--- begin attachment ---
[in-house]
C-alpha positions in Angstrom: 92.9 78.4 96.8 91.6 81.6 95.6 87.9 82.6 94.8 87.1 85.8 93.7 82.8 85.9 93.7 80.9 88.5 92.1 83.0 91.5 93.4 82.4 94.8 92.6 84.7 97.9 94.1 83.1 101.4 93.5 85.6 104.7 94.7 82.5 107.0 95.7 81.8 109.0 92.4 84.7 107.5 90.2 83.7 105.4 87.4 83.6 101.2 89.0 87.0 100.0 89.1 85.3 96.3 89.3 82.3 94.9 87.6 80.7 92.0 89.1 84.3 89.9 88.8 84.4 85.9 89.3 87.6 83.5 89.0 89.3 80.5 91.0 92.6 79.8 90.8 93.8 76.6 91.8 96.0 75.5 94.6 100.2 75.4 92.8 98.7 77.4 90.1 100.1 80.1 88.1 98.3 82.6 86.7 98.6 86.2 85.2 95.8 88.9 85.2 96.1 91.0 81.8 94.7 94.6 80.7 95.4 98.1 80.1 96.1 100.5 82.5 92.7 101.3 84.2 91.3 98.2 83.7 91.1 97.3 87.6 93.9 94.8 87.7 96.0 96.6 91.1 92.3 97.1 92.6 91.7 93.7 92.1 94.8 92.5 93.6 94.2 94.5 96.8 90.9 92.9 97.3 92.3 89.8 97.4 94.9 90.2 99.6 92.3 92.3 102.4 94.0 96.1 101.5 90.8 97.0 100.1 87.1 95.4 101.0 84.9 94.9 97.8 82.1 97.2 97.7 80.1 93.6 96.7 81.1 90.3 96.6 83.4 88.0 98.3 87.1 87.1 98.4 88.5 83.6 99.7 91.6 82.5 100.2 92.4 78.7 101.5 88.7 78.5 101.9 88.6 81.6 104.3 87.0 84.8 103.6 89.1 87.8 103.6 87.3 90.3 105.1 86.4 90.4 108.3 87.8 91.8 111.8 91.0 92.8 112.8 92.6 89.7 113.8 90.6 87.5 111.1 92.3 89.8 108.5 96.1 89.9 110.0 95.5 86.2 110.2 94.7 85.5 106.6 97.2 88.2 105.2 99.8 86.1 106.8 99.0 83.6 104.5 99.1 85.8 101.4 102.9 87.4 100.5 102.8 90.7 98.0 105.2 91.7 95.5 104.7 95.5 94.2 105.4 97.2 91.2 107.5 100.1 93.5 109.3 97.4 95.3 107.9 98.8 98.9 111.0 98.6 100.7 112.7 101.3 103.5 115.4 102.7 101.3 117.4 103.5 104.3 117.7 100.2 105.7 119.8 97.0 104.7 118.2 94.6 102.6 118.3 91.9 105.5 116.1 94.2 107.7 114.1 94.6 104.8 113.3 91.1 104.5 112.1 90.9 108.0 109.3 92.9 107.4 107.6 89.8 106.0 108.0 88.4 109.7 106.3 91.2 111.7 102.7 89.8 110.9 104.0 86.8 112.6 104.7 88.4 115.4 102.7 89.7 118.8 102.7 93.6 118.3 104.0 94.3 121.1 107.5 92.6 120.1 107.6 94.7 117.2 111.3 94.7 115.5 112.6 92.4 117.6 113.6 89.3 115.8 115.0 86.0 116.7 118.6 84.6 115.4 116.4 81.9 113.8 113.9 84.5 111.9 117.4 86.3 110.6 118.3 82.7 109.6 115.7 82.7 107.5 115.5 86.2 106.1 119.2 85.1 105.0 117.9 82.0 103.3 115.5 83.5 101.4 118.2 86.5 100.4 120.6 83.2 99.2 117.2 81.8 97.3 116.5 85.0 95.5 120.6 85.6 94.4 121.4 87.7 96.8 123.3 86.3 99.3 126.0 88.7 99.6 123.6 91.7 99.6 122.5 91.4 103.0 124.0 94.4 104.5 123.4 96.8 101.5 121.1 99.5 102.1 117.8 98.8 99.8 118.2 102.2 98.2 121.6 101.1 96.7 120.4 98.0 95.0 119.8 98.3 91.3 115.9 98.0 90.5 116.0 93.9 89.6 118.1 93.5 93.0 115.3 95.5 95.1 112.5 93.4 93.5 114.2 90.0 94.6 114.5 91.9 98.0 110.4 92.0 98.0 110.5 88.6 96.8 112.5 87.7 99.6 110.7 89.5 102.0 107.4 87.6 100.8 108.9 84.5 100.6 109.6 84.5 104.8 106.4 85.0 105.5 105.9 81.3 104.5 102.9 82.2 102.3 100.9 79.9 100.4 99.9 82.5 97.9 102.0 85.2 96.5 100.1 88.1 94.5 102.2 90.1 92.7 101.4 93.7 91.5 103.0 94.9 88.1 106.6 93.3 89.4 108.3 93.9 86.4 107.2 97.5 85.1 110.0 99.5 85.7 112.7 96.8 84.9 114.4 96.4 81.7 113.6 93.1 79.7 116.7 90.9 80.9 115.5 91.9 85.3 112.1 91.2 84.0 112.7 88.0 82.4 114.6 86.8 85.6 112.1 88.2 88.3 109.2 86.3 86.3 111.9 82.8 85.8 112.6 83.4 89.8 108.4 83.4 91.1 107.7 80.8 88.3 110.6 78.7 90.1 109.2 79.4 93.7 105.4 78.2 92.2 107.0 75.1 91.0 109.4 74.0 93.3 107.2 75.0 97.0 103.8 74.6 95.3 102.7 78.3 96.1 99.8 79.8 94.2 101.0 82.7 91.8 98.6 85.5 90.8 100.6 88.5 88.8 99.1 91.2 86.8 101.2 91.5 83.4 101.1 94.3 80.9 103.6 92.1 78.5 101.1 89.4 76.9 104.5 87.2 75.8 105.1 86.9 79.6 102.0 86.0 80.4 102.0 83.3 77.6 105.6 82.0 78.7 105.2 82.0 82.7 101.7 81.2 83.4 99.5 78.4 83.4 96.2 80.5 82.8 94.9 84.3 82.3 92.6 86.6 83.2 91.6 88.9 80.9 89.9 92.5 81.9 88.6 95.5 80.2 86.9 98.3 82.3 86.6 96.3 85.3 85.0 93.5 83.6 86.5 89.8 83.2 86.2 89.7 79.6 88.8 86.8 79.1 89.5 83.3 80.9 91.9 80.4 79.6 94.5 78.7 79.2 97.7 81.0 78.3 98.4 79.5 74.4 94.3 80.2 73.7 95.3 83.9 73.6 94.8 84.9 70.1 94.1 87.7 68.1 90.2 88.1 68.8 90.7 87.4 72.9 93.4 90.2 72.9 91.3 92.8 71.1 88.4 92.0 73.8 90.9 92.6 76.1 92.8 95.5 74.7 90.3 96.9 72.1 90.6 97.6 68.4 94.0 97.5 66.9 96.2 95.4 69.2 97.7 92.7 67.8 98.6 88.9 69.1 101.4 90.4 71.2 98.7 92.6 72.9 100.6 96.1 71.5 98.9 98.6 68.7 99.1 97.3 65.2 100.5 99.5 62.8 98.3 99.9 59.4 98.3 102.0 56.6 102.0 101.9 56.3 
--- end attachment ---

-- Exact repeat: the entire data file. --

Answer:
[in-house]
C-alpha positions in Angstrom: 92.9 78.4 96.8 91.6 81.6 95.6 87.9 82.6 94.8 87.1 85.8 93.7 82.8 85.9 93.7 80.9 88.5 92.1 83.0 91.5 93.4 82.4 94.8 92.6 84.7 97.9 94.1 83.1 101.4 93.5 85.6 104.7 94.7 82.5 107.0 95.7 81.8 109.0 92.4 84.7 107.5 90.2 83.7 105.4 87.4 83.6 101.2 89.0 87.0 100.0 89.1 85.3 96.3 89.3 82.3 94.9 87.6 80.7 92.0 89.1 84.3 89.9 88.8 84.4 85.9 89.3 87.6 83.5 89.0 89.3 80.5 91.0 92.6 79.8 90.8 93.8 76.6 91.8 96.0 75.5 94.6 100.2 75.4 92.8 98.7 77.4 90.1 100.1 80.1 88.1 98.3 82.6 86.7 98.6 86.2 85.2 95.8 88.9 85.2 96.1 91.0 81.8 94.7 94.6 80.7 95.4 98.1 80.1 96.1 100.5 82.5 92.7 101.3 84.2 91.3 98.2 83.7 91.1 97.3 87.6 93.9 94.8 87.7 96.0 96.6 91.1 92.3 97.1 92.6 91.7 93.7 92.1 94.8 92.5 93.6 94.2 94.5 96.8 90.9 92.9 97.3 92.3 89.8 97.4 94.9 90.2 99.6 92.3 92.3 102.4 94.0 96.1 101.5 90.8 97.0 100.1 87.1 95.4 101.0 84.9 94.9 97.8 82.1 97.2 97.7 80.1 93.6 96.7 81.1 90.3 96.6 83.4 88.0 98.3 87.1 87.1 98.4 88.5 83.6 99.7 91.6 82.5 100.2 92.4 78.7 101.5 88.7 78.5 101.9 88.6 81.6 104.3 87.0 84.8 103.6 89.1 87.8 103.6 87.3 90.3 105.1 86.4 90.4 108.3 87.8 91.8 111.8 91.0 92.8 112.8 92.6 89.7 113.8 90.6 87.5 111.1 92.3 89.8 108.5 96.1 89.9 110.0 95.5 86.2 110.2 94.7 85.5 106.6 97.2 88.2 105.2 99.8 86.1 106.8 99.0 83.6 104.5 99.1 85.8 101.4 102.9 87.4 100.5 102.8 90.7 98.0 105.2 91.7 95.5 104.7 95.5 94.2 105.4 97.2 91.2 107.5 100.1 93.5 109.3 97.4 95.3 107.9 98.8 98.9 111.0 98.6 100.7 112.7 101.3 103.5 115.4 102.7 101.3 117.4 103.5 104.3 117.7 100.2 105.7 119.8 97.0 104.7 118.2 94.6 102.6 118.3 91.9 105.5 116.1 94.2 107.7 114.1 94.6 104.8 113.3 91.1 104.5 112.1 90.9 108.0 109.3 92.9 107.4 107.6 89.8 106.0 108.0 88.4 109.7 106.3 91.2 111.7 102.7 89.8 110.9 104.0 86.8 112.6 104.7 88.4 115.4 102.7 89.7 118.8 102.7 93.6 118.3 104.0 94.3 121.1 107.5 92.6 120.1 107.6 94.7 117.2 111.3 94.7 115.5 112.6 92.4 117.6 113.6 89.3 115.8 115.0 86.0 116.7 118.6 84.6 115.4 116.4 81.9 113.8 113.9 84.5 111.9 117.4 86.3 110.6 118.3 82.7 109.6 115.7 82.7 107.5 115.5 86.2 106.1 119.2 85.1 105.0 117.9 82.0 103.3 115.5 83.5 101.4 118.2 86.5 100.4 120.6 83.2 99.2 117.2 81.8 97.3 116.5 85.0 95.5 120.6 85.6 94.4 121.4 87.7 96.8 123.3 86.3 99.3 126.0 88.7 99.6 123.6 91.7 99.6 122.5 91.4 103.0 124.0 94.4 104.5 123.4 96.8 101.5 121.1 99.5 102.1 117.8 98.8 99.8 118.2 102.2 98.2 121.6 101.1 96.7 120.4 98.0 95.0 119.8 98.3 91.3 115.9 98.0 90.5 116.0 93.9 89.6 118.1 93.5 93.0 115.3 95.5 95.1 112.5 93.4 93.5 114.2 90.0 94.6 114.5 91.9 98.0 110.4 92.0 98.0 110.5 88.6 96.8 112.5 87.7 99.6 110.7 89.5 102.0 107.4 87.6 100.8 108.9 84.5 100.6 109.6 84.5 104.8 106.4 85.0 105.5 105.9 81.3 104.5 102.9 82.2 102.3 100.9 79.9 100.4 99.9 82.5 97.9 102.0 85.2 96.5 100.1 88.1 94.5 102.2 90.1 92.7 101.4 93.7 91.5 103.0 94.9 88.1 106.6 93.3 89.4 108.3 93.9 86.4 107.2 97.5 85.1 110.0 99.5 85.7 112.7 96.8 84.9 114.4 96.4 81.7 113.6 93.1 79.7 116.7 90.9 80.9 115.5 91.9 85.3 112.1 91.2 84.0 112.7 88.0 82.4 114.6 86.8 85.6 112.1 88.2 88.3 109.2 86.3 86.3 111.9 82.8 85.8 112.6 83.4 89.8 108.4 83.4 91.1 107.7 80.8 88.3 110.6 78.7 90.1 109.2 79.4 93.7 105.4 78.2 92.2 107.0 75.1 91.0 109.4 74.0 93.3 107.2 75.0 97.0 103.8 74.6 95.3 102.7 78.3 96.1 99.8 79.8 94.2 101.0 82.7 91.8 98.6 85.5 90.8 100.6 88.5 88.8 99.1 91.2 86.8 101.2 91.5 83.4 101.1 94.3 80.9 103.6 92.1 78.5 101.1 89.4 76.9 104.5 87.2 75.8 105.1 86.9 79.6 102.0 86.0 80.4 102.0 83.3 77.6 105.6 82.0 78.7 105.2 82.0 82.7 101.7 81.2 83.4 99.5 78.4 83.4 96.2 80.5 82.8 94.9 84.3 82.3 92.6 86.6 83.2 91.6 88.9 80.9 89.9 92.5 81.9 88.6 95.5 80.2 86.9 98.3 82.3 86.6 96.3 85.3 85.0 93.5 83.6 86.5 89.8 83.2 86.2 89.7 79.6 88.8 86.8 79.1 89.5 83.3 80.9 91.9 80.4 79.6 94.5 78.7 79.2 97.7 81.0 78.3 98.4 79.5 74.4 94.3 80.2 73.7 95.3 83.9 73.6 94.8 84.9 70.1 94.1 87.7 68.1 90.2 88.1 68.8 90.7 87.4 72.9 93.4 90.2 72.9 91.3 92.8 71.1 88.4 92.0 73.8 90.9 92.6 76.1 92.8 95.5 74.7 90.3 96.9 72.1 90.6 97.6 68.4 94.0 97.5 66.9 96.2 95.4 69.2 97.7 92.7 67.8 98.6 88.9 69.1 101.4 90.4 71.2 98.7 92.6 72.9 100.6 96.1 71.5 98.9 98.6 68.7 99.1 97.3 65.2 100.5 99.5 62.8 98.3 99.9 59.4 98.3 102.0 56.6 102.0 101.9 56.3 